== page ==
A Letter To Weary Dads

Tell Your Friends

Dear Weary Dads,

I know where you are.

I know where you’ve been.

I know how you feel.

I’m a weary Dad too.

I’ve got more responsibility than time. I often feel like I’ve got a dozen plates spinning, and I can’t afford to let one drop. My plates are my kids, my wife, my jobs, my community, myself.

I know you do, too. You want to be the hero to your kids.  You want to be the loving, New-Age Dad who’s involved with his kids lives, their hopes and their dreams. You want to teach them to be ladies and gentlemen, to respect their elders and have great self-esteem. You want to be the one they come to when they’re hurt; when they need someone to talk to. You want to be the one who teaches them the secret of the lay-up in the driveway, and reads them stories before bed. You want them to be innocent but not naive; to be smart but not nerdy. You want them to be pillars of their community. You want them to see how much you love their mother.

You want to be a good husband. You want to be your wife’s best friend, her lover, her confidant. You want an active role in her life. You want time for her. You want it to be like it was before you had kids – when you were dating and had the time to just stare into each others’ eyes and talk. You want to spend quality time together.

You’re in your mid-thirties now, and you’re invested in your job, too. You try to be a leader in your field, a mentor to the newcomers and resource for your colleagues. It takes mental and physical energy, and you owe it to yourself and your clients to give it all you’ve got.

Since you’re officially a ‘grown up’ you realize that it takes more than griping around the kitchen table and the condemnation of others to make the world a better place, so you give of yourself to the greater good as well. You vote, you join committees and boards and groups. You strive to create the world you want your children to grow up in.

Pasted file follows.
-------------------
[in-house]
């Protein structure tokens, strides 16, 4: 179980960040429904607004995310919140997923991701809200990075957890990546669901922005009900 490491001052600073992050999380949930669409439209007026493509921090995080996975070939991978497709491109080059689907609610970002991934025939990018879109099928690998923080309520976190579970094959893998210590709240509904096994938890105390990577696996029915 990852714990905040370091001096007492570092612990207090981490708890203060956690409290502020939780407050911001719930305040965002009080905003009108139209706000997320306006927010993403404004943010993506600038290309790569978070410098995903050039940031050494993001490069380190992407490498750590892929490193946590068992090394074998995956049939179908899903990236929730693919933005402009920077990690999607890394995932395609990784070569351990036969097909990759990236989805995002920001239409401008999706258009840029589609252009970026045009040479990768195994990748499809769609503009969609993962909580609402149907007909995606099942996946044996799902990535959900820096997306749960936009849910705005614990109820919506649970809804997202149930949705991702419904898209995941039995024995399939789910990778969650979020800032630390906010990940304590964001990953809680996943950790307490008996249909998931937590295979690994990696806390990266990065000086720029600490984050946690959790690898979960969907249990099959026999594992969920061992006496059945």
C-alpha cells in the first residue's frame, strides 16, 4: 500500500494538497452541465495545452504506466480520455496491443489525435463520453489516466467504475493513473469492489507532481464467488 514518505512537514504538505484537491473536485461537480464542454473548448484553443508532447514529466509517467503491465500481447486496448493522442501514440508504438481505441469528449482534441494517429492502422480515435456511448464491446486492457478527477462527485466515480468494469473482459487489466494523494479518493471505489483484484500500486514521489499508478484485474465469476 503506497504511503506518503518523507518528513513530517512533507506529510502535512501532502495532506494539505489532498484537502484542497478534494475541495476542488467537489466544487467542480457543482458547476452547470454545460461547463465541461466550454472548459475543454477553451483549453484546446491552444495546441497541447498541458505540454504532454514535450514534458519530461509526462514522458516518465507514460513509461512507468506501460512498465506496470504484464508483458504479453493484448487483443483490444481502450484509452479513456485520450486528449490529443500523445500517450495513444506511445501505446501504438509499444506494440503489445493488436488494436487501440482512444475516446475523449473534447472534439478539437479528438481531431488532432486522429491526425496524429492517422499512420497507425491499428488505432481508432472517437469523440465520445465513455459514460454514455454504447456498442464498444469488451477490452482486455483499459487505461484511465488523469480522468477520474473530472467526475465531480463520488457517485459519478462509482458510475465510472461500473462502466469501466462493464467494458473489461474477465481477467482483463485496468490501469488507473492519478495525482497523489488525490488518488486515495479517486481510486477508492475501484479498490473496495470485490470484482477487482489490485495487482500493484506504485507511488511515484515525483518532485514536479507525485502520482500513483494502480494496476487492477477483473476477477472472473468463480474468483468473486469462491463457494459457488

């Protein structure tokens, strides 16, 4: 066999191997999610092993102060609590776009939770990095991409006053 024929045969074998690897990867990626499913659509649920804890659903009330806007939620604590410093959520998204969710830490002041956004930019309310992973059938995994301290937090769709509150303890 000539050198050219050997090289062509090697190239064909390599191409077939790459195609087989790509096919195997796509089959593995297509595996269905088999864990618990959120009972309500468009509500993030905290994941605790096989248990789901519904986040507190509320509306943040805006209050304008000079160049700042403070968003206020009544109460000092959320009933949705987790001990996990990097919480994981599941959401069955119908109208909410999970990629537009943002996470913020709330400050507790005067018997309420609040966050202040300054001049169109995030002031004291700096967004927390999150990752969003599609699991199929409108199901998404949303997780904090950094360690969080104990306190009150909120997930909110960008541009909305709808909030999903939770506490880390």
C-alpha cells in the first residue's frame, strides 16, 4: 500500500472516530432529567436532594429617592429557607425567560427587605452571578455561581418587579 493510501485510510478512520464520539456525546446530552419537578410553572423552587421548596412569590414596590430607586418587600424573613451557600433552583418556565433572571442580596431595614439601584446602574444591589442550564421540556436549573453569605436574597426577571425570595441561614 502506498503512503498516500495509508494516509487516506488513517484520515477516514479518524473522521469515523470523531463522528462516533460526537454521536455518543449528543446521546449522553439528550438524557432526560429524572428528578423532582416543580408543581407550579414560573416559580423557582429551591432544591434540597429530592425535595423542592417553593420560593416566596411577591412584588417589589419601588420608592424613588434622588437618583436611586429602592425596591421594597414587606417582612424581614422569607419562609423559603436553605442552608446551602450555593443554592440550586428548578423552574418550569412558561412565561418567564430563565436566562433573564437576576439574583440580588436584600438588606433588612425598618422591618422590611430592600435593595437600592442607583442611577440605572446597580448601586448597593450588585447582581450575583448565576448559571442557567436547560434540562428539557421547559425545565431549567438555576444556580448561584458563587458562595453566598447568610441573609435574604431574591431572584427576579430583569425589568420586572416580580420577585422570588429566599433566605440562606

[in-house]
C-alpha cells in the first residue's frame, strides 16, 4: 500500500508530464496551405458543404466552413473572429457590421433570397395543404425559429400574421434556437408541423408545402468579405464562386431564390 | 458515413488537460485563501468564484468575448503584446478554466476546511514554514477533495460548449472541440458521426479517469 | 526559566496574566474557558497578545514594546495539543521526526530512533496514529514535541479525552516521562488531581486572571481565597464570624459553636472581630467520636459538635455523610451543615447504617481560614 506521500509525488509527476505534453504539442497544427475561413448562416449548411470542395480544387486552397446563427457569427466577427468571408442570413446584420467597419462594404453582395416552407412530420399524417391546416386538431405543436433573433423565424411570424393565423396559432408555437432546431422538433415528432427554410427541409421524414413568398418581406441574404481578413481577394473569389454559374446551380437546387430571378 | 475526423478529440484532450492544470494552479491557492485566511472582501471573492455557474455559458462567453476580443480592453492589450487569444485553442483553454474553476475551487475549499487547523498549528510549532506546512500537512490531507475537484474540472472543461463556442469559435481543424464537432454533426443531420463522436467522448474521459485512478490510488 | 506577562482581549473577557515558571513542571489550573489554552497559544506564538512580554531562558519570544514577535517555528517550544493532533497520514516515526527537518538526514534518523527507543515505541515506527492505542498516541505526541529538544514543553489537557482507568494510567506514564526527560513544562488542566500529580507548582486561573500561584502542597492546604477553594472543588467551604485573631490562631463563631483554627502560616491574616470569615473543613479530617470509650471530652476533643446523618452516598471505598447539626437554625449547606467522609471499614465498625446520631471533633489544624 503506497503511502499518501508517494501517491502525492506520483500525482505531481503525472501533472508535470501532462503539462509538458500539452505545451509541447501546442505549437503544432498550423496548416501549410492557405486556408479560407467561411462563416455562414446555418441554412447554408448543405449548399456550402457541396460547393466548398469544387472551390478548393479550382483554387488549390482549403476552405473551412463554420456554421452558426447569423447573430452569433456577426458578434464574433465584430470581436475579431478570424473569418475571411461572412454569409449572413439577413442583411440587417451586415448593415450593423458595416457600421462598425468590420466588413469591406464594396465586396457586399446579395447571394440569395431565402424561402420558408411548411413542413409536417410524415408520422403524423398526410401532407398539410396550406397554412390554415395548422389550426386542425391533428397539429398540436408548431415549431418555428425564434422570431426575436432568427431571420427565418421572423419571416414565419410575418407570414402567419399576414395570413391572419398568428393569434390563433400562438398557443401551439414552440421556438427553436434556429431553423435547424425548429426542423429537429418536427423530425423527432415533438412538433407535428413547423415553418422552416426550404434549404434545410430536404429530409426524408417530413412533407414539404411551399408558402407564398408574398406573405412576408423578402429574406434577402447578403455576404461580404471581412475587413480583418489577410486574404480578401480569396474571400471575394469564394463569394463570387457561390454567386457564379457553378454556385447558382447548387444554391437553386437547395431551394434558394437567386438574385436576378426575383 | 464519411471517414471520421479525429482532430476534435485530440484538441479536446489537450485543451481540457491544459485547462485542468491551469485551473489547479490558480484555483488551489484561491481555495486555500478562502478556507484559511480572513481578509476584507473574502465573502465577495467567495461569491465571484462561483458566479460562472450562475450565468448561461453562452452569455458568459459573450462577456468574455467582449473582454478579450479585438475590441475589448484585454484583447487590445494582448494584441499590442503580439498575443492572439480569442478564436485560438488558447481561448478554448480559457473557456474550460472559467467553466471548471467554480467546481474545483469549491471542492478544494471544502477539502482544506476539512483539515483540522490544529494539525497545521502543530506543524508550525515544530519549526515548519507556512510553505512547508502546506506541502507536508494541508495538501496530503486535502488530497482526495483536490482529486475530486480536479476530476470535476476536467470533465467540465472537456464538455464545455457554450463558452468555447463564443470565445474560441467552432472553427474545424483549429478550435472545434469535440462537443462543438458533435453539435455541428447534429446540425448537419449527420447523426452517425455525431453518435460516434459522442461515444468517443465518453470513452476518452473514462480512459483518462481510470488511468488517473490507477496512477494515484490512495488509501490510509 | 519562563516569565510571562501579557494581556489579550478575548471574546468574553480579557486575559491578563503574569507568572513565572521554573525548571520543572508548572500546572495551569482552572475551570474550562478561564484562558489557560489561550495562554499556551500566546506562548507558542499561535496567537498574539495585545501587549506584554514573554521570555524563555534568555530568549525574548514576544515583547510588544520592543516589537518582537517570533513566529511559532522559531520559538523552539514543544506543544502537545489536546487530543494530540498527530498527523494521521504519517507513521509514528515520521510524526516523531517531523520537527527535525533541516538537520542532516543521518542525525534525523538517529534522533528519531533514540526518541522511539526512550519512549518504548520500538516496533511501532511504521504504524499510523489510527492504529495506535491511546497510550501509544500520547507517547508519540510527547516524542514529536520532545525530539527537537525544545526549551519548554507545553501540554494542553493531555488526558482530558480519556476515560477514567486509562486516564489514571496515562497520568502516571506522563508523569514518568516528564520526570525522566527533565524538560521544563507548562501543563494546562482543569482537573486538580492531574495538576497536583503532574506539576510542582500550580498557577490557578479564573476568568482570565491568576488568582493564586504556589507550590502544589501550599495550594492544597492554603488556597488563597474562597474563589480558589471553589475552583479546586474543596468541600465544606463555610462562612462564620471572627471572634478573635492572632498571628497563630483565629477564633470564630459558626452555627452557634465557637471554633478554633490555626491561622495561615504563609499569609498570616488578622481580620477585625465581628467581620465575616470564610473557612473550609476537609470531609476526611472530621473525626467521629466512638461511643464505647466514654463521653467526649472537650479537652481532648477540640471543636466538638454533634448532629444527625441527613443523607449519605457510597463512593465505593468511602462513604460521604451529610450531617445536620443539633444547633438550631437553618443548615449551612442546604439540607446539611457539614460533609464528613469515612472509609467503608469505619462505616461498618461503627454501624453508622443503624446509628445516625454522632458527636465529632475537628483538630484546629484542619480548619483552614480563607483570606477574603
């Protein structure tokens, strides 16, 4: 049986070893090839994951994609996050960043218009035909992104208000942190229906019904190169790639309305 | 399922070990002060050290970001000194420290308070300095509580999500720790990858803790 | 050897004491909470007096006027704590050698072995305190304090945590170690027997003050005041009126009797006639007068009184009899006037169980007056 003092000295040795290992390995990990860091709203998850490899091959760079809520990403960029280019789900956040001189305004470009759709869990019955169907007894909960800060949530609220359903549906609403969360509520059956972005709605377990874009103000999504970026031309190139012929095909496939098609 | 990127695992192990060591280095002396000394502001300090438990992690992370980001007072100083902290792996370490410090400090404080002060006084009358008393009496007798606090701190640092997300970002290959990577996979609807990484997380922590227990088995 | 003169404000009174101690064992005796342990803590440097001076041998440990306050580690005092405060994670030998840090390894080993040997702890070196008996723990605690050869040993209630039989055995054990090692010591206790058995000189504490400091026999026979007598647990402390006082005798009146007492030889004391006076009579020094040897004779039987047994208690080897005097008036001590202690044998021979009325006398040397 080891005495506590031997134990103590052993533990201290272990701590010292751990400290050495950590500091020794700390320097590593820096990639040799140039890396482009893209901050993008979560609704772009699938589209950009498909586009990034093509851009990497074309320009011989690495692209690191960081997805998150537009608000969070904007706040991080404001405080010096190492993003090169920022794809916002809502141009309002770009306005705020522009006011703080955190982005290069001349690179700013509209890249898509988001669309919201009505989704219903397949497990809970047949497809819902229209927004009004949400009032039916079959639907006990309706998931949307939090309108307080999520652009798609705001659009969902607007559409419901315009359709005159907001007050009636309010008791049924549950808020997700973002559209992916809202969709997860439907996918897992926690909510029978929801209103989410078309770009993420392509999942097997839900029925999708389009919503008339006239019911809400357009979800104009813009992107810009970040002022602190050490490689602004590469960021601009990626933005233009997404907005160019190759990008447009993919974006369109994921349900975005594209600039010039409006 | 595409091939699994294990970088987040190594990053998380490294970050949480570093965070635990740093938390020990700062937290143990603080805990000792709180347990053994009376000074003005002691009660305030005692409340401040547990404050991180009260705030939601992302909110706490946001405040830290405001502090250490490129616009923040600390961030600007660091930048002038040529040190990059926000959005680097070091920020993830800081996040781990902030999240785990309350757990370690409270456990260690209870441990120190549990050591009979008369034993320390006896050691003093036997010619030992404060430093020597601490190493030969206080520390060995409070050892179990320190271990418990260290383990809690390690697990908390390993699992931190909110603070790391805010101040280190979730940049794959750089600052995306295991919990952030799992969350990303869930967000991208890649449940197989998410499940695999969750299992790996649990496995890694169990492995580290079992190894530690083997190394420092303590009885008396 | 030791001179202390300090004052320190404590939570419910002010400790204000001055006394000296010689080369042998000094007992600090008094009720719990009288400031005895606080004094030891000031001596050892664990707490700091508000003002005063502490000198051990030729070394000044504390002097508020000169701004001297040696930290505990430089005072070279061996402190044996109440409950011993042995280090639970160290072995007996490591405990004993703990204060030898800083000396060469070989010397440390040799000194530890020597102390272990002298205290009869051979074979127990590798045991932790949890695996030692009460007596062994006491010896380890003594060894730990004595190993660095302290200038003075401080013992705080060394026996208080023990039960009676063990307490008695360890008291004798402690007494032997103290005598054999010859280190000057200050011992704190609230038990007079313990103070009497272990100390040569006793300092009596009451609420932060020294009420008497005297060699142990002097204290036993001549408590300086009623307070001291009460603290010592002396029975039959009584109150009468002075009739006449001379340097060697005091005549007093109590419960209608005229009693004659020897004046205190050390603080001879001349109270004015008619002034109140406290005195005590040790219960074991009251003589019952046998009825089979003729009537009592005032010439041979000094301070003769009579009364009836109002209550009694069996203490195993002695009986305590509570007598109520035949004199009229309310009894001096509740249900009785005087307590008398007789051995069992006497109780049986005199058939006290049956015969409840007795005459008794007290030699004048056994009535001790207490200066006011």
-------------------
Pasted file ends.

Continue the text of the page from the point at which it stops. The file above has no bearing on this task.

You have little to no time left for yourself. To accomplish your goals, you work all day, devote yourself to the kids during their waking hours, and give what’s left to your wife. You do the best you can, but you still fall asleep on the couch more often than not. She knows you love her. She appreciates the daily sacrifice you make trading your sanity and time for the things she and the kids need.

You drag your sorry butt out of bed before six each morning, go to work all day, every day, sometimes working two jobs to make ends meet and to give your kids some of the things they deserve, though none of it replaces the quiet life your grandparents lived. They lived in a world with real relationships, not just “social networks.” They lived in a world where Dad had DAD’S CHAIR, and he got to watch the news in peace. You long for the simpler times of even the early 80s, but they don’t exist anymore. Now you compete for your kids’ attention with the likes of Twerky Cyrus and Taylor What’s-her-name.

They will see the effort you put forth and respect you for it. Maybe not today or tomorrow, but eventually. They’ll remember fondly the special time you set aside for them, and all the pee wee games and concerts you made it to.  They’ll remember the affectionate hair-tousles and the hugs and kisses and tuck-me-into-beds you gave.

Once the job is done, the kids tended to, the house picked up (you help out because you’re a modern man), and the wife has been given her slice of attention, you drop at 10:30-11:00 at night,. You get up early the next day, and the next day, and the day after that.

Here’s my promise: it’s going to get better. I can’t tell you how I know, but I do. It has to. If you give up that hope, you’re screwed.





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